Thursday, January 05, 2023
Spadea begins by expressing his general support for user fees, noting that those who use a “product, service or location” should pay at least part of the cost of providing or caring for those products, services, or locations. He then suggests that the fees charged for “a few hours enjoying the beach and the ocean” are too high. He notes that without beach fees, the cost of maintaining the beaches would fall on local homeowners and retailers. As often is the case with user fees and sometimes with taxes, the issue isn’t whether they should exist but how much they should be.
Spadea contrasts the New Jersey situation, which is seasonal, with Florida, which has year-round beach use. In Florida, taxes on hotel rentals ensure that at least some of the cost of beach maintenance is borne by tourists, that is, non-residents who use the beaches. He notes he has not seen much maintenance on the beaches of the Outer Banks, nor has he seen lifeguards, whereas in New Jersey the beaches are cleaned daily and lifeguards are stationed every few blocks.
Spadea then shares an idea from one of his friends. His friend argues that a person should not be required to pay additional beach tag fees to visit friends on the beach for a few minutes. The solution, he suggests, is a “universal tag that would be accepted across” all New Jersey beach towns. The tag would be sold by the state, and towns that chose to participate would receive a portion of the tag revenue collected by the state. Spadea thinks that this would increase beach tourism, in turn helping local businesses that rely on seasonal revenues to keep afloat and increasing local tax revenue.
Reader Morris asked me, “Does this beach tag fee idea make sense?” My response is the classic, “It depends.”
I set aside the claim that a statewide beach tag fee would increase tourism. Most tourists who visit the New Jersey beaches stay in one town, and though they may go to other towns for dining or gambling, most use the beach closest to where they are staying. But that’s not what generates my response.
To me, the statewide beach tag fee resembles the train passes one can purchase in Europe. A traveler intending to make multiple train journeys can purchase a pass for an amount that is less than what would be paid if each journey were purchased separately. But this makes sense only if the traveler is planning to make enough train journeys to justify the cost of the pass. A traveler intending to make one train journey would be ill-advised to purchase the multiple-trip pass.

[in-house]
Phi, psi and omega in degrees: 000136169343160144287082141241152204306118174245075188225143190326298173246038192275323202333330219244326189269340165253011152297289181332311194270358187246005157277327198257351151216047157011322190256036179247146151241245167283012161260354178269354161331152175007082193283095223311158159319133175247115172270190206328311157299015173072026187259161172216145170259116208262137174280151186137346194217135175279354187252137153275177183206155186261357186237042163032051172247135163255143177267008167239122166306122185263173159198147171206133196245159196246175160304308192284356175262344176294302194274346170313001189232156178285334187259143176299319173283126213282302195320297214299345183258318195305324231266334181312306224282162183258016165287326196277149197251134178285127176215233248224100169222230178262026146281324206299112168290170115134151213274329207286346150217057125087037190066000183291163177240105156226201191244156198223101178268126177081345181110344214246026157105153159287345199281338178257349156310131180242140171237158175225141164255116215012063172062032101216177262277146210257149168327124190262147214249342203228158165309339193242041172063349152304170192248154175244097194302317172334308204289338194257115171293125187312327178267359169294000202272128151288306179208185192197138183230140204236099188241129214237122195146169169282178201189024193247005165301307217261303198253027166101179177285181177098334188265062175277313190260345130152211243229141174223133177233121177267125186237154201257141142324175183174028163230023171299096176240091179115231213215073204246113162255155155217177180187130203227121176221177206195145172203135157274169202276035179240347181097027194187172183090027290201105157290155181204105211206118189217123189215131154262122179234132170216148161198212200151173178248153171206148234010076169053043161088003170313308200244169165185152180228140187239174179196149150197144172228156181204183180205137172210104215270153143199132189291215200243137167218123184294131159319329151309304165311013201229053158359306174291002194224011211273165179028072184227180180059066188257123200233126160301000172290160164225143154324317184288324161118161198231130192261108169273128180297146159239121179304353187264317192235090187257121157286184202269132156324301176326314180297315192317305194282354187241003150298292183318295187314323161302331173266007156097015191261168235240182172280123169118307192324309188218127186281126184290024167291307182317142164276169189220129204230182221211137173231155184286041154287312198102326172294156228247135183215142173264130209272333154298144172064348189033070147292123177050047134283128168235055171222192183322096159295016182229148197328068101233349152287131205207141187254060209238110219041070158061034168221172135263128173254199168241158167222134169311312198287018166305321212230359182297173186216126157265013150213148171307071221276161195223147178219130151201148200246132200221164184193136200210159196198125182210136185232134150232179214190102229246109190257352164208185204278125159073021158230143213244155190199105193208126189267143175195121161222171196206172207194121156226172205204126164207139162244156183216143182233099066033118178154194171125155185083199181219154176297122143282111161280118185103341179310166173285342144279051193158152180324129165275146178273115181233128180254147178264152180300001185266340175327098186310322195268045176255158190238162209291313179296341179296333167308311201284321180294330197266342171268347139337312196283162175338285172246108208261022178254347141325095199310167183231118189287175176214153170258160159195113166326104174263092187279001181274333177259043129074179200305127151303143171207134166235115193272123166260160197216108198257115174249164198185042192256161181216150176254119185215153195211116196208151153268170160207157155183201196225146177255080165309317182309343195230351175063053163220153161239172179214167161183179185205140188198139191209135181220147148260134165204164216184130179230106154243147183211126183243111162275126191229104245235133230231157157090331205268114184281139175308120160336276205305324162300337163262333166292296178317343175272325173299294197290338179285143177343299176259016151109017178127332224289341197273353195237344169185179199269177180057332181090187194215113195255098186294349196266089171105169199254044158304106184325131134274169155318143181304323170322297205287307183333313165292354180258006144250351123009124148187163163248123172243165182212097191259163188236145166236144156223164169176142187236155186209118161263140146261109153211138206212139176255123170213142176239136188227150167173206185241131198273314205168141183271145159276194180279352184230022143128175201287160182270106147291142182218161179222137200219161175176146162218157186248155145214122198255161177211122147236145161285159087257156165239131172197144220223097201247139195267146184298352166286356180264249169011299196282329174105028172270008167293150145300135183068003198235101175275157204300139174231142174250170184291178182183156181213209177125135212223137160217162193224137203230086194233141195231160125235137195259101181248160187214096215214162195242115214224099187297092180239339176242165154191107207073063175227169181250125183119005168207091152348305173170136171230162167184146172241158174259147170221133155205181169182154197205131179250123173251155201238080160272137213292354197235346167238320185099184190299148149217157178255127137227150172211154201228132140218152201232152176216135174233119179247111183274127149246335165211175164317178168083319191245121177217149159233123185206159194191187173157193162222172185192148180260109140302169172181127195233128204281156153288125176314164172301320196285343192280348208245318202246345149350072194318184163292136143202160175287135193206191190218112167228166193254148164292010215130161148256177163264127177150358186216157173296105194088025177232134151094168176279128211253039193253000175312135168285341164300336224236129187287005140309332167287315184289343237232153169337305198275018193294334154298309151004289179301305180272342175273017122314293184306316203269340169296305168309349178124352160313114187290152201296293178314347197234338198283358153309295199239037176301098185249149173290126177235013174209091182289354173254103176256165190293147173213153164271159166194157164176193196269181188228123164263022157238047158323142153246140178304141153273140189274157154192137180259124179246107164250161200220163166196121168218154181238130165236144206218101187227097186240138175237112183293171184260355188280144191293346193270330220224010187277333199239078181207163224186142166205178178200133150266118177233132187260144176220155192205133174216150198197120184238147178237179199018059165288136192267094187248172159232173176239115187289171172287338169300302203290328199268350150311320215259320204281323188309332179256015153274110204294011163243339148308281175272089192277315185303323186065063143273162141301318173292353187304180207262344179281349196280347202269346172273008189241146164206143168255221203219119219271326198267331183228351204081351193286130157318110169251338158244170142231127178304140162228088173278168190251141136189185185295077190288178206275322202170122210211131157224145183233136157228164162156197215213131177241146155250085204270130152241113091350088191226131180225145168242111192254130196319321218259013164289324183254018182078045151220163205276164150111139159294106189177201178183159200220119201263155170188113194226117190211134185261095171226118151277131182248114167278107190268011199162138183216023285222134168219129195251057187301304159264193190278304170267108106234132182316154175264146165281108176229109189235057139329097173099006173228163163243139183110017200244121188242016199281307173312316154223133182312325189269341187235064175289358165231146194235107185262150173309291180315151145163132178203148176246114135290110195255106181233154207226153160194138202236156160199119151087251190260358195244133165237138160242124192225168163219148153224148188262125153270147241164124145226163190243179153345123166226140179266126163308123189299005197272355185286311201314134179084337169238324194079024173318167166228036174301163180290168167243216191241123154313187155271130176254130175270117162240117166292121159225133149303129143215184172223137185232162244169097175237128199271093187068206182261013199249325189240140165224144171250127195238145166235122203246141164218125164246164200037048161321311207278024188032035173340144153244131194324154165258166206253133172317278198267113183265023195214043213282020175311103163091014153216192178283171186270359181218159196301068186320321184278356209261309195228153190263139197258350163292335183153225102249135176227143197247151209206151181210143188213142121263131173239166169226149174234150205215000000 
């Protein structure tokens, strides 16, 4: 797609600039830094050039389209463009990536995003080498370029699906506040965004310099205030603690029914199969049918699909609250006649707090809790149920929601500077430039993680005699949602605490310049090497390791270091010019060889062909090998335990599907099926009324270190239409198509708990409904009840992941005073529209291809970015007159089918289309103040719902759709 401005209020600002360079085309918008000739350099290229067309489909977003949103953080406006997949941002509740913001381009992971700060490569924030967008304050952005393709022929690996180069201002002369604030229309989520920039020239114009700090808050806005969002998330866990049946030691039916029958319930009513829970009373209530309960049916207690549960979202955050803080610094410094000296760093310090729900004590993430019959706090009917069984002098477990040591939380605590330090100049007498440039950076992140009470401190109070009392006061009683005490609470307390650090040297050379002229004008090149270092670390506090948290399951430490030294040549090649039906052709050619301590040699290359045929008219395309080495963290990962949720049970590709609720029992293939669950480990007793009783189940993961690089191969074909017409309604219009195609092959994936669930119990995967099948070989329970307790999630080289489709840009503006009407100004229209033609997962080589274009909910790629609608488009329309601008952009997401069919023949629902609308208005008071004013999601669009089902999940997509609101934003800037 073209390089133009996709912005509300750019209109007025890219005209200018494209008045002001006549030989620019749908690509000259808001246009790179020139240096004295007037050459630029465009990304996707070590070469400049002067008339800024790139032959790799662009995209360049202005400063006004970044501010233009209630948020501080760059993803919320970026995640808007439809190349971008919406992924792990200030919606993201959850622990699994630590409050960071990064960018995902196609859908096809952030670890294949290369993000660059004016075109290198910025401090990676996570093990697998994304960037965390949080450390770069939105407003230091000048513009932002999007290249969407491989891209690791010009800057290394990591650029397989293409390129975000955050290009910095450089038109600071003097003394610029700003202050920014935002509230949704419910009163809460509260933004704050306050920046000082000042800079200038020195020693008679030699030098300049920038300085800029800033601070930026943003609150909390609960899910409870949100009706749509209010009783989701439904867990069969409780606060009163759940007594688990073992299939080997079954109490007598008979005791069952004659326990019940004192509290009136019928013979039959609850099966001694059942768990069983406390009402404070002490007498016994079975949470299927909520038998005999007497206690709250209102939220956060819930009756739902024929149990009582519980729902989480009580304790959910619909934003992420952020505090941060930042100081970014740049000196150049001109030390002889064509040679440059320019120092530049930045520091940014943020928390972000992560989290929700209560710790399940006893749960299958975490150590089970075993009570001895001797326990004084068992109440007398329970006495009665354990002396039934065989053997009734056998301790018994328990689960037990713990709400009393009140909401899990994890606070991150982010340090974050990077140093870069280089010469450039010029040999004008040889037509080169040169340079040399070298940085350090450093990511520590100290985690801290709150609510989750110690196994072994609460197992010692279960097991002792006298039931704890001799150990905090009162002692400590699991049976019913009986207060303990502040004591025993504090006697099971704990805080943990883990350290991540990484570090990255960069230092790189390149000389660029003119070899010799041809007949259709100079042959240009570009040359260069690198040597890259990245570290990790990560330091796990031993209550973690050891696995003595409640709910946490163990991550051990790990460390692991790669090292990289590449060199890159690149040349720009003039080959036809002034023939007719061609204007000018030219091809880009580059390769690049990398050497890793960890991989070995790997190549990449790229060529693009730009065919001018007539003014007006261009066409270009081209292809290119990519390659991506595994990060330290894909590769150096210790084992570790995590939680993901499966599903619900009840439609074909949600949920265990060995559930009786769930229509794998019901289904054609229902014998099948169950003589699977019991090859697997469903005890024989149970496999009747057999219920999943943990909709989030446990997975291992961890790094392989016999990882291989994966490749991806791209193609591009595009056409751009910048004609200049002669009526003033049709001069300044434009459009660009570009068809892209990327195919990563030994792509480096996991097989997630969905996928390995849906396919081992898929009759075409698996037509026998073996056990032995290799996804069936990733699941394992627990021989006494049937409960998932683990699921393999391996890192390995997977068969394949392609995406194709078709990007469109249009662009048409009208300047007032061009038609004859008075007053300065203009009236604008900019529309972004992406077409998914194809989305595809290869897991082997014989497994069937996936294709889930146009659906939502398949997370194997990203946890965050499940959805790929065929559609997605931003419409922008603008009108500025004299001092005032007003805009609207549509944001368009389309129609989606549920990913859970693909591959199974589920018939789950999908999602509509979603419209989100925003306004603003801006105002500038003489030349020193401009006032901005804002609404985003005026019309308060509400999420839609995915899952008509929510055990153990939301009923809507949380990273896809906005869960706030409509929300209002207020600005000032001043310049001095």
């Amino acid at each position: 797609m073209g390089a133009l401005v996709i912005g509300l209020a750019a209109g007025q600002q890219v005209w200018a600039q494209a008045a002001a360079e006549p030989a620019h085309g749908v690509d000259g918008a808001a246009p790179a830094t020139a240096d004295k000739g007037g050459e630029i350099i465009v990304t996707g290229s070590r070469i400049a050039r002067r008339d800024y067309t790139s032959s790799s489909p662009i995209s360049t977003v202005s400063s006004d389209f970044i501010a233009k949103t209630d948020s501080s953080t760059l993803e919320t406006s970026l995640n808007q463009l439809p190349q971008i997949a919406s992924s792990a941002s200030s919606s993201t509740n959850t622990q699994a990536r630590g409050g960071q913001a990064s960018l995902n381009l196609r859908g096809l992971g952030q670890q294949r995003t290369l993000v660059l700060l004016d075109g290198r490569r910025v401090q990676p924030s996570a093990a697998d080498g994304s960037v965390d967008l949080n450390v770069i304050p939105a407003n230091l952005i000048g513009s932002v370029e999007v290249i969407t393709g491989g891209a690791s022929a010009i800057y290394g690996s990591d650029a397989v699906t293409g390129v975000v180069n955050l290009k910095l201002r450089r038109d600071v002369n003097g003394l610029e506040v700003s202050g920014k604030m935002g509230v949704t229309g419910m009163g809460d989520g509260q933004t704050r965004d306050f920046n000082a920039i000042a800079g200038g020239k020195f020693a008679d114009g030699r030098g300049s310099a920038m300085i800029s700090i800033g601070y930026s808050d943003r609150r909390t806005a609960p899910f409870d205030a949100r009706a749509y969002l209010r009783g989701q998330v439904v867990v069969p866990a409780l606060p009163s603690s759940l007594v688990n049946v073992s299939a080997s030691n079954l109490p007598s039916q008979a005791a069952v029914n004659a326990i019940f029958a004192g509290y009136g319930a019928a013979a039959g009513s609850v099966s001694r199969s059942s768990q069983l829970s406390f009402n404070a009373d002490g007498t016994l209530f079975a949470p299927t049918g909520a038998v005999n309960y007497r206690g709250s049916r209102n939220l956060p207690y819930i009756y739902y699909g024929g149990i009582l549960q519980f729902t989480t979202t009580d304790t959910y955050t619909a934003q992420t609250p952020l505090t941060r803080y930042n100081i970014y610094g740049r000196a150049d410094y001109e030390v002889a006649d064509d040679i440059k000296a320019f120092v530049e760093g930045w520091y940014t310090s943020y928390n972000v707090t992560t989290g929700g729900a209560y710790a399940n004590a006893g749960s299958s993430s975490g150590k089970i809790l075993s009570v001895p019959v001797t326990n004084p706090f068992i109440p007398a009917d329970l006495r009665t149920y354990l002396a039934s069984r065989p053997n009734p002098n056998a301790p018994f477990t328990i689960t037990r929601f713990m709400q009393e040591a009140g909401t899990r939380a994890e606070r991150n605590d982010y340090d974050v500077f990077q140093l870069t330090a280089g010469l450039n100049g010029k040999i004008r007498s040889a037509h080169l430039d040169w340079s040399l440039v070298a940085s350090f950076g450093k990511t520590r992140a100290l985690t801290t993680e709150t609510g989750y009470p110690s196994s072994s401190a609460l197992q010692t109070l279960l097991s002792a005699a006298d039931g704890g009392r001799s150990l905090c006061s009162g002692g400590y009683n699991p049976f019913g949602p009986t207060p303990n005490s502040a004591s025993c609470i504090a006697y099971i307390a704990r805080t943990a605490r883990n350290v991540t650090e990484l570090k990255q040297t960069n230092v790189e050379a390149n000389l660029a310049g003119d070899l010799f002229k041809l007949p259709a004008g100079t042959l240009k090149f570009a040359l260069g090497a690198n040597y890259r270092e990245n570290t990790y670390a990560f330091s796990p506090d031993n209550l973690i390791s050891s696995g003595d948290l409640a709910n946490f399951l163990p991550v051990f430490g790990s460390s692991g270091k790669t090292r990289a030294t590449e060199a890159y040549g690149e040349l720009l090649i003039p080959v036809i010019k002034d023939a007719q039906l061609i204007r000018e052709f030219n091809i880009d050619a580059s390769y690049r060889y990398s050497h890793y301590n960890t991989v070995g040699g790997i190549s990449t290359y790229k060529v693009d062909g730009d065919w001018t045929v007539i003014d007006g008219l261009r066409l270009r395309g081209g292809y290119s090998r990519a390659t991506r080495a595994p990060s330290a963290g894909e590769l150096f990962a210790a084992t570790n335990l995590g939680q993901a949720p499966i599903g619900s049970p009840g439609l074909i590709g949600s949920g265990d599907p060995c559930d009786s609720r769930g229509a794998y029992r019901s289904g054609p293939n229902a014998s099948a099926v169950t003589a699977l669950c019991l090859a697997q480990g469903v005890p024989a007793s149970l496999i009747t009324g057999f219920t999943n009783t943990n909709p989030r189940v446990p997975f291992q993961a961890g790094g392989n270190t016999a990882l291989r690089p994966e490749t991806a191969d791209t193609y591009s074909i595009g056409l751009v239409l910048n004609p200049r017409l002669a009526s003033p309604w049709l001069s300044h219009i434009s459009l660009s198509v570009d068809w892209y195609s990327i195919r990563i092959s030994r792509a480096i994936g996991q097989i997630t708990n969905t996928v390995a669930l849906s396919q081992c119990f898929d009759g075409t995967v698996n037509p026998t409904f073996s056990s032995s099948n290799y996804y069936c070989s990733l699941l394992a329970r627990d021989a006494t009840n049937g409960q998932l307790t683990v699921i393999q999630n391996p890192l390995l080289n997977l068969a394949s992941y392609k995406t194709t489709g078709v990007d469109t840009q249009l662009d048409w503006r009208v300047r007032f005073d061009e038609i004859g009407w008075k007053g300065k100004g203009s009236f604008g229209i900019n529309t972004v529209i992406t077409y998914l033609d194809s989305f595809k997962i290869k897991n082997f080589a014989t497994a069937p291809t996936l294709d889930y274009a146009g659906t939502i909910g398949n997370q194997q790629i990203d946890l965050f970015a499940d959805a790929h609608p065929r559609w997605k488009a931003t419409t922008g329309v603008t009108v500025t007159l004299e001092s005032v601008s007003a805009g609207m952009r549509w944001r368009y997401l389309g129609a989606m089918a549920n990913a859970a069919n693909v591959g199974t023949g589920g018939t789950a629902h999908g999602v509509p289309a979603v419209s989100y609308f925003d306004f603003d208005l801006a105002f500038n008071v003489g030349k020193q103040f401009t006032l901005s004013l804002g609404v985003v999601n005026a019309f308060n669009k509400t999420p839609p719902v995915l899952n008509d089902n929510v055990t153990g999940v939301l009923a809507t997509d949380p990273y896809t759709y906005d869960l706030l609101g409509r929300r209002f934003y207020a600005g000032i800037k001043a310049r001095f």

Assuming that all beach towns opt in to the plan, which may or may not happen if a statewide beach tag is adopted, cost shifting will occur. Persons who visit multiple beaches will benefit from lower overall costs, whereas those who visit one beach will pay more than they would have paid for a single-town beach tag. There are ways of alleviating this imbalance but it would require a more complicated fee structure. Returning to the European train pass comparison, it is possible to purchase different “levels” of train passes, for example a pass good for 6 days of rail travel in a 15-day period, a pass good for 10 days of rail travel in a 20-day period, and so on. Of course, the cost increases as the scope of the pass widens. Yet what I gathered from what bothered Spadea’s friend is the notion that individuals who visit multiple beaches should not pay more simply because they are making a short trip to a beach. Perhaps I am misunderstanding the proposal, but surely Spadea’s friend isn’t suggesting that a person who purchases a ticket for one train journey should not be charged an additional amount for taking a short ride on another train.
There’s much to say in favor of a statewide beach tag system. It eliminates the inconvenience of needing to purchase a beach tag each time a person visits another beach. It streamlines the administrative burden of collecting fees and distributing tags by consolidating operations. It even helps the environment by letting a person carry one, rather than multiple, tags. It could work if structured in a way that did not shift the burden from heavy users of multiple beaches to people who are occasional visitors to one beach. And that is why I respond to the question from reader Morris with “It depends.”